Trucks at Work
Hours of safety

Hours of safety

What these numbers are telling us is that we’re seeing the safety performance intended by the current hours of service rules.” –Rebecca Brewster, president, American Transportation Research Institute

The numbers are pretty startling, to say the very least. According to a just-completed study conducted by the American Transportation Research Institute (ATRI) that analyzed safety data collected in 2009 and in 2004, truck-involved collisions are down dramatically – proof, perhaps, that the current hours of service (HOS) regulations may indeed be helping to improve highway safety.


Now, point of full disclosure here: ATRI is a not-for-profit freight transportation research group that’s funded in part by the American Trucking Associations (ATA). That being said, though, the group used actual crash numbers collected by government sources (as well as detailed survey data gleaned from carriers) as part of its research.

And boy did they find some positive trend lines in the making! From 2004 - 2009, ATRIO found that the total truck-involved collision rate decreased 11.7%, while the more important “preventable collision” rate decreased a whopping 30.6%.

“While you can’t make a direct causal relationship between HOS rules and crash data, you can make a connection here,” Rebecca Brewster, ATRI’s president, told me by phone. “Look at the preventable collisions in particular: these are events where driver reaction makes the difference. And they only react faster is they are rested, if they are getting enough sleep, if they are not fatigued.”

ATRI also uncovered other evidence to further the link between current HOS rules and reduction in driver fatigue.


Using 2009 data, the group found that the majority (87%) of commercial motor vehicle crashes occurred within the first eight hours of driving, with just 12% occurring between the 9th and 11th hour of driving. A similar trend was found in an analysis of fatal truck collisions using the Trucks Involved in Fatal Accidents (TIFA) database, with a review of 2007 TIFA data showing that 80% of fatal truck collisions occurred within the first eight hours of driving.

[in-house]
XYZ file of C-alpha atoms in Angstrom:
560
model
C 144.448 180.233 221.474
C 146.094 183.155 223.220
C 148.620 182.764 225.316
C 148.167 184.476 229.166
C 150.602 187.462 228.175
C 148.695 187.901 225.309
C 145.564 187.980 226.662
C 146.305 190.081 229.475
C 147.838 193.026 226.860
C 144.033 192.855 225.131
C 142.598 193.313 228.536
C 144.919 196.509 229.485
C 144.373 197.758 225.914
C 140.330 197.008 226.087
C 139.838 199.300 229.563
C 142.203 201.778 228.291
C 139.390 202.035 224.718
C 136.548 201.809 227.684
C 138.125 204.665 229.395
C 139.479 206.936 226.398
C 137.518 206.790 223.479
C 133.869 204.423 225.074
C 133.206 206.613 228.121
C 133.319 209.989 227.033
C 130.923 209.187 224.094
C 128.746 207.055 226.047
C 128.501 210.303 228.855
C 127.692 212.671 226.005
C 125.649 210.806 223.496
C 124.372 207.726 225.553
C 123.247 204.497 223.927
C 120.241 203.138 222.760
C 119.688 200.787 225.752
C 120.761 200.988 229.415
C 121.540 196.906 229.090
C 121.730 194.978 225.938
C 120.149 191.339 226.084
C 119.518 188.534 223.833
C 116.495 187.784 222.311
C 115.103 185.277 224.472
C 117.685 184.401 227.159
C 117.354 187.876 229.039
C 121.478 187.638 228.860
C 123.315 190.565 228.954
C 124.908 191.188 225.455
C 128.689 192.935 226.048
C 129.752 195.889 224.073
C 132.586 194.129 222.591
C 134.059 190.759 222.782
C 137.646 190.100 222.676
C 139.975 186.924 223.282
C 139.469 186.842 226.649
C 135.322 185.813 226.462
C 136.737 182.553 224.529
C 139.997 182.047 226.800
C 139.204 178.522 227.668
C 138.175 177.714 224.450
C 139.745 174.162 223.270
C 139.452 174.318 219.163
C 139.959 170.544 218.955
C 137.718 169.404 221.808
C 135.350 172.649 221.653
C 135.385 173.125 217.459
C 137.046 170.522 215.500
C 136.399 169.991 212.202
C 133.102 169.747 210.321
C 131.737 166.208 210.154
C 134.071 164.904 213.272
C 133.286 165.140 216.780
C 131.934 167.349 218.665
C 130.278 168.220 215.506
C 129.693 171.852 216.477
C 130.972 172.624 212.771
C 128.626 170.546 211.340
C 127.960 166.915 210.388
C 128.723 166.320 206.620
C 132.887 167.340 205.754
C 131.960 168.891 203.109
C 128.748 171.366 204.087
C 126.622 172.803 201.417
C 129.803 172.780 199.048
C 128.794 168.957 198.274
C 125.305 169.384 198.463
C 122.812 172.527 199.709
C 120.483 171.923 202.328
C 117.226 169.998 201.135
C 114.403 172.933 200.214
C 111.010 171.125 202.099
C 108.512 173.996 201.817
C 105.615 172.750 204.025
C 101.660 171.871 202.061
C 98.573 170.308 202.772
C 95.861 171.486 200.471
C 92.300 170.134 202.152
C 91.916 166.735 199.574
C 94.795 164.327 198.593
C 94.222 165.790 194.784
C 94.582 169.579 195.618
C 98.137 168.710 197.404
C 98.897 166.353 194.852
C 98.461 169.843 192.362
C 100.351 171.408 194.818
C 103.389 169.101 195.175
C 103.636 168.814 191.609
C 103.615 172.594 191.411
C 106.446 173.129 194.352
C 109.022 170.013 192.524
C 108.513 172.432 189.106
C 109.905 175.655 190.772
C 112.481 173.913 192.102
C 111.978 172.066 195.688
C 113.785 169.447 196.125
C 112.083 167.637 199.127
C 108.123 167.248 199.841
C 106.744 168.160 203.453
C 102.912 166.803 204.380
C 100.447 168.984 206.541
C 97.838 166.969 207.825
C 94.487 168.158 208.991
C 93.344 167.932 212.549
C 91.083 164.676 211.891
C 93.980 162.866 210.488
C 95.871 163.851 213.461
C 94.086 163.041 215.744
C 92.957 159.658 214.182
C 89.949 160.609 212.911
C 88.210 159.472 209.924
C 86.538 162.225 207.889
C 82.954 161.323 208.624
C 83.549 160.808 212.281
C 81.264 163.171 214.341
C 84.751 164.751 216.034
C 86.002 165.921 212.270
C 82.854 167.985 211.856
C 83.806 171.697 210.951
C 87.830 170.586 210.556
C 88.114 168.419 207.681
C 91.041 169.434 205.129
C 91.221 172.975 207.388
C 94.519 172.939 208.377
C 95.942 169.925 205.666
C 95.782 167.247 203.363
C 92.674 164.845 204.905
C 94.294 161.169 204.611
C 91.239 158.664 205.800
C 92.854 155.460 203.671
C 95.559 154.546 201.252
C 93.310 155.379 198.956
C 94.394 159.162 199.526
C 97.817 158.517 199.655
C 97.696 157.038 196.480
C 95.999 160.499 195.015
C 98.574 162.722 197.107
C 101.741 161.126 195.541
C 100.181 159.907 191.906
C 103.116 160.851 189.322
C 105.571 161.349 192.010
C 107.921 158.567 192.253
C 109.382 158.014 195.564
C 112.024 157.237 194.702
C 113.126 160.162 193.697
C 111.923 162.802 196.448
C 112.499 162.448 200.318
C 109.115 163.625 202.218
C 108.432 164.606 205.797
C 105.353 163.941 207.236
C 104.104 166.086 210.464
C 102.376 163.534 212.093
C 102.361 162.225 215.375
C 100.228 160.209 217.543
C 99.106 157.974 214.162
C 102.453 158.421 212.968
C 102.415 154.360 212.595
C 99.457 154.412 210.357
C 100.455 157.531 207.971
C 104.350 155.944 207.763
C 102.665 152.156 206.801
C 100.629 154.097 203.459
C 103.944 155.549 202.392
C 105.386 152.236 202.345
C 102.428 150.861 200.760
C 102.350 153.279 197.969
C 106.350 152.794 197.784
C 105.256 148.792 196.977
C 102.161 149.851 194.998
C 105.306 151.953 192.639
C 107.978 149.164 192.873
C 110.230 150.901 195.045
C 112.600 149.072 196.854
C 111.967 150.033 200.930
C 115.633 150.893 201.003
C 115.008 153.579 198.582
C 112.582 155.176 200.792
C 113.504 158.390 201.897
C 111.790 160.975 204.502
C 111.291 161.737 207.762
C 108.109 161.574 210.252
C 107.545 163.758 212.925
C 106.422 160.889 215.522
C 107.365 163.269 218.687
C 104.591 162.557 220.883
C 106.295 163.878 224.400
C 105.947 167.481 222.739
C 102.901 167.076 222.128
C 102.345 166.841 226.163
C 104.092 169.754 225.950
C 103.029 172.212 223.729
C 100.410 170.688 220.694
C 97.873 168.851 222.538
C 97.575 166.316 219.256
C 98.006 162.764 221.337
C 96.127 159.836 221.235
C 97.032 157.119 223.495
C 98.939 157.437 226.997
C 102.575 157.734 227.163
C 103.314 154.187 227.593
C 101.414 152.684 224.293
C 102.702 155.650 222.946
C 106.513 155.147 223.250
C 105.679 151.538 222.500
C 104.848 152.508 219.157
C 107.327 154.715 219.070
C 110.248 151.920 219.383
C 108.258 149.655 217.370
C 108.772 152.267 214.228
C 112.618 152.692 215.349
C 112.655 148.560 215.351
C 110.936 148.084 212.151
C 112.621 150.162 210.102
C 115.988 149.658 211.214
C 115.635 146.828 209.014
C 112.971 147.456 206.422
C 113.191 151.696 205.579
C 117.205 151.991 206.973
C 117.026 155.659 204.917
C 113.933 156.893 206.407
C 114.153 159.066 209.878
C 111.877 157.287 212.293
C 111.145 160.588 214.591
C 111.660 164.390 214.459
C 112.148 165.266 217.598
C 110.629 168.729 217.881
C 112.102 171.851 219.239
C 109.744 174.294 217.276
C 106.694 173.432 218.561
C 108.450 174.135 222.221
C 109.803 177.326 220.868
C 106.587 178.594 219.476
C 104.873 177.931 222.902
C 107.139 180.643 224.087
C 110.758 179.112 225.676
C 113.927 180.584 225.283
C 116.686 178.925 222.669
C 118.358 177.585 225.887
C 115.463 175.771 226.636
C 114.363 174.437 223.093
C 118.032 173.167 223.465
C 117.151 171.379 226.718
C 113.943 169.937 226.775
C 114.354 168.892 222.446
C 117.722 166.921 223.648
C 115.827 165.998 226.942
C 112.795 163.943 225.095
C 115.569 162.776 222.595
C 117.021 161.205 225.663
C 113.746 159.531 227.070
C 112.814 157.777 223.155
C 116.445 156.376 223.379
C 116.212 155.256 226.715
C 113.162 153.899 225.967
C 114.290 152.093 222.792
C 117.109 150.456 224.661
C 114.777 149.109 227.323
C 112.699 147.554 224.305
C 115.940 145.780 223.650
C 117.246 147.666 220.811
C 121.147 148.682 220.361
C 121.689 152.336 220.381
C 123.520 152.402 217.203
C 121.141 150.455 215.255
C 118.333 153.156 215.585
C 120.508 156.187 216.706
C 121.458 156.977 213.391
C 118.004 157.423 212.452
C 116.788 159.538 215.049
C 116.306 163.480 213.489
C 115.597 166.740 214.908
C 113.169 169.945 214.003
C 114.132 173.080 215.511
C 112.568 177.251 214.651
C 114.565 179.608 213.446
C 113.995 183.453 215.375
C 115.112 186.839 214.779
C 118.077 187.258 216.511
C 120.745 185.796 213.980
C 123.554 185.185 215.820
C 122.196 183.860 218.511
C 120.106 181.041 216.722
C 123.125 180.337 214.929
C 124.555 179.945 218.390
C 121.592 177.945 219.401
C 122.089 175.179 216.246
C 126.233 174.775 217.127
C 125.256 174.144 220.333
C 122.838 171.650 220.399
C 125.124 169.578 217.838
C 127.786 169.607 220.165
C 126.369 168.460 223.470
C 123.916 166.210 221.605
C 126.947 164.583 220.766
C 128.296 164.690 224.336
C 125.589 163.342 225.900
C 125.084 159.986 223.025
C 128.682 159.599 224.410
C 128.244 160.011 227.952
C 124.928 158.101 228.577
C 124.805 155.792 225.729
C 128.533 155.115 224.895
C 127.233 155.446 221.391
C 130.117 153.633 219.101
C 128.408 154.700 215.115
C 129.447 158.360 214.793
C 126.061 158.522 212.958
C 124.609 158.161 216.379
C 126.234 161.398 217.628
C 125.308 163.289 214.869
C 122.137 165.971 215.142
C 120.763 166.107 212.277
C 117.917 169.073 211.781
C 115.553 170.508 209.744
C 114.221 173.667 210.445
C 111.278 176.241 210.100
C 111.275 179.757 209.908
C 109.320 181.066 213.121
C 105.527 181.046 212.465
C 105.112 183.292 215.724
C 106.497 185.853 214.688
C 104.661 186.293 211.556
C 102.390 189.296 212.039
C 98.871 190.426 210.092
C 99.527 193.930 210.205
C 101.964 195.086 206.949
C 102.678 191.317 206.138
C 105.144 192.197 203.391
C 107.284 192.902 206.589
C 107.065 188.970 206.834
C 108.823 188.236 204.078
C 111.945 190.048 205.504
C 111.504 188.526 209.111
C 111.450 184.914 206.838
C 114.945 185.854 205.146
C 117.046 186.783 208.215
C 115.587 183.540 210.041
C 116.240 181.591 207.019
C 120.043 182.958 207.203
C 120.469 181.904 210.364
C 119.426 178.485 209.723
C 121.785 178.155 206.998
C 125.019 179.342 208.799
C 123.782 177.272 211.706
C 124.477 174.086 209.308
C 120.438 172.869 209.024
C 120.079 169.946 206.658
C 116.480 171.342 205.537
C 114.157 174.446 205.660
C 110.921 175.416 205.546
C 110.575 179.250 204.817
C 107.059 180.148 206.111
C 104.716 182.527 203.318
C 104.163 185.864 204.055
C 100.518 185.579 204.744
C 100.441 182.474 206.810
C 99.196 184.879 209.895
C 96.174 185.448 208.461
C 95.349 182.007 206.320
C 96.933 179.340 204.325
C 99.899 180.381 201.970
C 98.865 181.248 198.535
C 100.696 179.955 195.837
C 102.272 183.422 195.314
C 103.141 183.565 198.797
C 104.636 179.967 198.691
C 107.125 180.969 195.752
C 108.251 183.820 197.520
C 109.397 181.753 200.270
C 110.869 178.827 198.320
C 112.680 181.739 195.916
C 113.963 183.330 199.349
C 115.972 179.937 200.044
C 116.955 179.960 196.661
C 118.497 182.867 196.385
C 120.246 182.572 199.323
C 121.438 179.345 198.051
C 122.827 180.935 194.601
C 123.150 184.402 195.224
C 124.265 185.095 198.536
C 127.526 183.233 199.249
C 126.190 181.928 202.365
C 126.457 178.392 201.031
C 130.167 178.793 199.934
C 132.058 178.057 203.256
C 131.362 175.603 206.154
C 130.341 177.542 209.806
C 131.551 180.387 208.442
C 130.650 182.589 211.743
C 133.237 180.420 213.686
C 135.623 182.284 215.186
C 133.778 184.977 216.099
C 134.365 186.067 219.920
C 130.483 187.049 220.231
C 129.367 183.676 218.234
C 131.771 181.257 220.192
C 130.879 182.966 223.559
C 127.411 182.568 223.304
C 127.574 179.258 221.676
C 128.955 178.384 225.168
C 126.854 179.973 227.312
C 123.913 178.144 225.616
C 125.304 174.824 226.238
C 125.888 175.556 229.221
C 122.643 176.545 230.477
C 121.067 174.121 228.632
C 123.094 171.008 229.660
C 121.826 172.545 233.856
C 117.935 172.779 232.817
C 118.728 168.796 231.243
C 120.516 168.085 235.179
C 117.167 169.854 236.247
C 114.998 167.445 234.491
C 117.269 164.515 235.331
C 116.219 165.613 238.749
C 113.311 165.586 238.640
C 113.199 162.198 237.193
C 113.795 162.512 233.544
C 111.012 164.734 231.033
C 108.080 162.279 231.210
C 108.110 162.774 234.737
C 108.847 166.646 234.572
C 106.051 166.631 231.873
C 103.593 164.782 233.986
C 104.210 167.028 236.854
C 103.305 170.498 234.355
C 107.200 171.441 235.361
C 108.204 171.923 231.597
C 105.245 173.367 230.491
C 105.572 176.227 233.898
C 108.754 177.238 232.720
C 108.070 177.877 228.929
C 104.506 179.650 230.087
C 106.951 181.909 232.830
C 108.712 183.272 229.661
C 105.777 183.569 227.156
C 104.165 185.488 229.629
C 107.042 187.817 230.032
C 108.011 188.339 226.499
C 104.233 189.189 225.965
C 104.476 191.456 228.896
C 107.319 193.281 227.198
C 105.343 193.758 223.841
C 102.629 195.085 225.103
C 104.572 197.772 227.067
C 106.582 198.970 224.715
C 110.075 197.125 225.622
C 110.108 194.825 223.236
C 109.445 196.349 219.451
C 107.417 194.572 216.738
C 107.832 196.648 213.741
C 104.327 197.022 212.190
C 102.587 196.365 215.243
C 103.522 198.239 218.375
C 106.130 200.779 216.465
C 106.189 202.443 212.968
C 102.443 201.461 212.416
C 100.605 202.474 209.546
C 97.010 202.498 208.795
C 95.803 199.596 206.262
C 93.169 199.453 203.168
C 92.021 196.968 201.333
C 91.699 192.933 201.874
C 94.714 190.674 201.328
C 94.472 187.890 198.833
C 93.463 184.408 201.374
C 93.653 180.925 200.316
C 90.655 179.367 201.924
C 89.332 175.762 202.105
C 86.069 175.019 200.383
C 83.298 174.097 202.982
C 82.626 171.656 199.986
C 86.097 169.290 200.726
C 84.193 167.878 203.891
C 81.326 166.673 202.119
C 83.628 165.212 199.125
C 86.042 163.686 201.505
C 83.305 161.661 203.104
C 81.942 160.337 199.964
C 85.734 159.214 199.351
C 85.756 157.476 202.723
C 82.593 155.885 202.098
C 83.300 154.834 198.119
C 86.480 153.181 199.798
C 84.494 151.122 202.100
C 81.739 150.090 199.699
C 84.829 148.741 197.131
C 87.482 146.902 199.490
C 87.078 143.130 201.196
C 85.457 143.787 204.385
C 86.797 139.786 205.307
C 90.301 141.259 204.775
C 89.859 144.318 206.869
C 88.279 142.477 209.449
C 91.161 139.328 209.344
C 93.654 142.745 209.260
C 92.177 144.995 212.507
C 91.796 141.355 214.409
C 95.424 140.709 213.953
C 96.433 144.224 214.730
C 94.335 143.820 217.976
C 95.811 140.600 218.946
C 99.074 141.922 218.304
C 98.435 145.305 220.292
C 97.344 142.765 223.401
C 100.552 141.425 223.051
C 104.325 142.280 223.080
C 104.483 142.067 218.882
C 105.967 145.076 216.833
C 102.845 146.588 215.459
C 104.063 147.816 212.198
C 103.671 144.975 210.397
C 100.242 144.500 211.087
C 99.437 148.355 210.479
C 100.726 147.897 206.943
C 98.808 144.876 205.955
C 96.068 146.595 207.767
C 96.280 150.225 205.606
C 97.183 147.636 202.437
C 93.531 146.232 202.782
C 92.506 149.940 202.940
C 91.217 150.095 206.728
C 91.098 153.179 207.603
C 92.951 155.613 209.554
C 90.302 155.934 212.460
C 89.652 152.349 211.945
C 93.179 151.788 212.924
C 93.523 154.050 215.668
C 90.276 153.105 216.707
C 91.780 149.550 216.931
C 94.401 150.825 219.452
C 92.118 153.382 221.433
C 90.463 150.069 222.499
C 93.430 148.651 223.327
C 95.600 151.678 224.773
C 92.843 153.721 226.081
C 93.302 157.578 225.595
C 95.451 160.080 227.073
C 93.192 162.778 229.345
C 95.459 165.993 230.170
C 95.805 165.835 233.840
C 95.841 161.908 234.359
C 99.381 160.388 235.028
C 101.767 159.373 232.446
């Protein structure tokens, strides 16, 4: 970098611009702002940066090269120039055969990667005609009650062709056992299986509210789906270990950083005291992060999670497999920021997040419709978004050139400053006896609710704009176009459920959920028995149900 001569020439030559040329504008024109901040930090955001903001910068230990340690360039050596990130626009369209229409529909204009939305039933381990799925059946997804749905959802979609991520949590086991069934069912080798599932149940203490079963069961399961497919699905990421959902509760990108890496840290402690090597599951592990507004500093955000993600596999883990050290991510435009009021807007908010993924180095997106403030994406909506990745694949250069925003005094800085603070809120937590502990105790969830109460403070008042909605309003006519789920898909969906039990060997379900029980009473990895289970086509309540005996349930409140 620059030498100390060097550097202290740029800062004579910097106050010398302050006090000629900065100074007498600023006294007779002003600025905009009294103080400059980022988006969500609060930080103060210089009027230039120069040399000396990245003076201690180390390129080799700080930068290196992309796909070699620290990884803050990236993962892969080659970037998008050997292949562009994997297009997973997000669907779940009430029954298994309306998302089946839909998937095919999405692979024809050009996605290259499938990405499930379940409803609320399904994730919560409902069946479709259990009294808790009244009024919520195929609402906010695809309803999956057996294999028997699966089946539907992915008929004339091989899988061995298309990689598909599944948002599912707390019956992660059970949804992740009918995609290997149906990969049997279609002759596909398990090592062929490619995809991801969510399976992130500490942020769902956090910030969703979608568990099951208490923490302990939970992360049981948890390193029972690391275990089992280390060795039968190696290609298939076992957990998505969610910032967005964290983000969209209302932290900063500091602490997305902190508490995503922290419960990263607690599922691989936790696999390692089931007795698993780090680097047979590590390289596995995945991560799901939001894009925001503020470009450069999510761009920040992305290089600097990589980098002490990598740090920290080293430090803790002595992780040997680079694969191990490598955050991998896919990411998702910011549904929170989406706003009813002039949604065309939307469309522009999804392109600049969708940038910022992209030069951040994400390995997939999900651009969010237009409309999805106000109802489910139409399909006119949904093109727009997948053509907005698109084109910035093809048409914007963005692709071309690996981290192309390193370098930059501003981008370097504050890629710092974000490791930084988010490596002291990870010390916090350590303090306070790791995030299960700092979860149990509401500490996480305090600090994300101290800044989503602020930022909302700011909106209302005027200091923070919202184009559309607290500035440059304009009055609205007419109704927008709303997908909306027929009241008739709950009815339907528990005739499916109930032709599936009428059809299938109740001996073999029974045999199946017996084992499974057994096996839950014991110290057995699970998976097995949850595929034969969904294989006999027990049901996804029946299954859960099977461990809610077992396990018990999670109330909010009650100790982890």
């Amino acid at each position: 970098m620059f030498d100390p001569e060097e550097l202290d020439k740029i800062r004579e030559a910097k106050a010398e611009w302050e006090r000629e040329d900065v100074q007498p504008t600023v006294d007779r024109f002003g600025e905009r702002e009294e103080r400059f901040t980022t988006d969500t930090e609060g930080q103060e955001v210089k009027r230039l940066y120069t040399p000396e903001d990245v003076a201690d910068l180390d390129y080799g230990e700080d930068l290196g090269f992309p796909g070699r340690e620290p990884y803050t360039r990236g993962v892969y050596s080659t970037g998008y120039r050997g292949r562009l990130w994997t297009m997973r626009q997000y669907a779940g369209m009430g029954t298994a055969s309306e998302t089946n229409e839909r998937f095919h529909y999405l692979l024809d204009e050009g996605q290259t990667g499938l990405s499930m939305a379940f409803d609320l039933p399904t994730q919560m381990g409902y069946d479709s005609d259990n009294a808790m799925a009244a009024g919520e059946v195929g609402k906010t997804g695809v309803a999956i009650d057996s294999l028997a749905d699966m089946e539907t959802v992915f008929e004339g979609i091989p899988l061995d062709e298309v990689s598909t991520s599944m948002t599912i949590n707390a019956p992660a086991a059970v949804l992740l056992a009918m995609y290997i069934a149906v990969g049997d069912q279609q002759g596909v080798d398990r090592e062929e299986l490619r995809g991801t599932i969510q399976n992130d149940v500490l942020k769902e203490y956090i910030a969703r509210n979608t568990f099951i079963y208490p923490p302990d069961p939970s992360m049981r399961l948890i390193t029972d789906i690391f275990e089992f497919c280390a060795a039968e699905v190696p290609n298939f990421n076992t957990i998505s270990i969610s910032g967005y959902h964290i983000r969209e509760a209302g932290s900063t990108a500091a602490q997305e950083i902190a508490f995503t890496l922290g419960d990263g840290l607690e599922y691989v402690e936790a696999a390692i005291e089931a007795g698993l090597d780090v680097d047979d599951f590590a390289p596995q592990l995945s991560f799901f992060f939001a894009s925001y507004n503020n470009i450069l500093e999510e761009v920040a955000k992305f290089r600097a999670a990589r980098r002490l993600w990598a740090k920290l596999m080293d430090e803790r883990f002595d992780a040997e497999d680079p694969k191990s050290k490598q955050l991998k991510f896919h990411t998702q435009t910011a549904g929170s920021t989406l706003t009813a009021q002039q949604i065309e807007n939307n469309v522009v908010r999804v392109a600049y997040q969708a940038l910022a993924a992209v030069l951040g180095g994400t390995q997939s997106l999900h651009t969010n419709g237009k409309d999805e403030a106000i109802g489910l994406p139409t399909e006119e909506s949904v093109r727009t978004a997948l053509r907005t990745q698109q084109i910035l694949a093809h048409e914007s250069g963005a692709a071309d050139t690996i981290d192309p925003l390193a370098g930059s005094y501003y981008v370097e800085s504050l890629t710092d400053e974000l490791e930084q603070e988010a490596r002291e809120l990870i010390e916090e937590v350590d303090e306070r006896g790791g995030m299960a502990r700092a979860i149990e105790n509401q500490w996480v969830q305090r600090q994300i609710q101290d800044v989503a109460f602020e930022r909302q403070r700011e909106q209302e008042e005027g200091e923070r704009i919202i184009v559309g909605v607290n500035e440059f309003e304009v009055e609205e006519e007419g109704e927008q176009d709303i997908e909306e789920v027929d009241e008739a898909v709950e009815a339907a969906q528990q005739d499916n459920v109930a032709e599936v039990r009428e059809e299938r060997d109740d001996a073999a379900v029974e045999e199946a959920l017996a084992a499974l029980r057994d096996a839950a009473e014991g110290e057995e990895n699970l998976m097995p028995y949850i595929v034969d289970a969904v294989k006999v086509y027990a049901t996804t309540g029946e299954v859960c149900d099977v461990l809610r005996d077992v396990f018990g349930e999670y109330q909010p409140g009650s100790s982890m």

“These are important numbers to note, because again it shows that drivers are not fatigued; that they are getting the rest they need,” Brewster explained. “If they were NOT getting rested, they’d be more fatigued at the end of their driving day and we’d expect to see higher crash rates.”

In fact, according to the data gathered by the Federal Motor Carrier Safety Administration (FMCSA), there’s been just one truck crash in the 11th hour of drive time in the last three years of available safety data – none in 2004, one in 2005, and none in 2006.


Here are some other key findings from ATRI’s analysis:

• Total driver injuries decreased 1.6% for all fleets and 23% for TL fleets. Both findings were statistically significant.

• Nearly 70% of drivers used part of the 9-10 hour at least once during the month. Approximately 60 percent of drivers used part of the 10-11 hour and slightly less (52%) used the entire 10-11 hour. The majority of drivers (79%) used the 34-hour restart at least once during a month.

• In general, drivers used the 34-hour restart an average of three or fewer times per month. Among TL drivers, 56% used the 34-hour restart three or fewer times per month; LTL, 61%; and Specialized, 66%.

At the end of the day, though, Brewster emphasizes that it’s more important to look at the long term trend lines these numbers establish.

“It shows that we’re continuing to see improvement, that we’re continuing to see a positive safety trend long after the [current] HOS rules were put in place,” she stressed. “It shows the rules are working.”

That point, of course, is being debated heavily right now as the FMCSA is re-examining current HOS regulations – leading to potentially more changes in the future. So we’ll just have to see how all of this plays out.


Since the weekend is almost upon us, I’d like to leave you with a little humor, if I may.

Now, being a long-time ‘Star Wars’ geek (“The Force will be with you, always …”) I just have to share two of the funniest commercials now being bandied about TV and the Internet featuring none-other than the best super-villain in the galaxy, Darth Vader (which is actually Dutch for ‘Dark Father.’)

First up … Darth Vader Plays Golf … and let me tell, many a time I wished I could have used Jedi powers on the golf course in this fashion …

Next up … Darth Vader’s Voice-Over Work for TomTom … You’ve got to see it to believe it …

Have a safe weekend!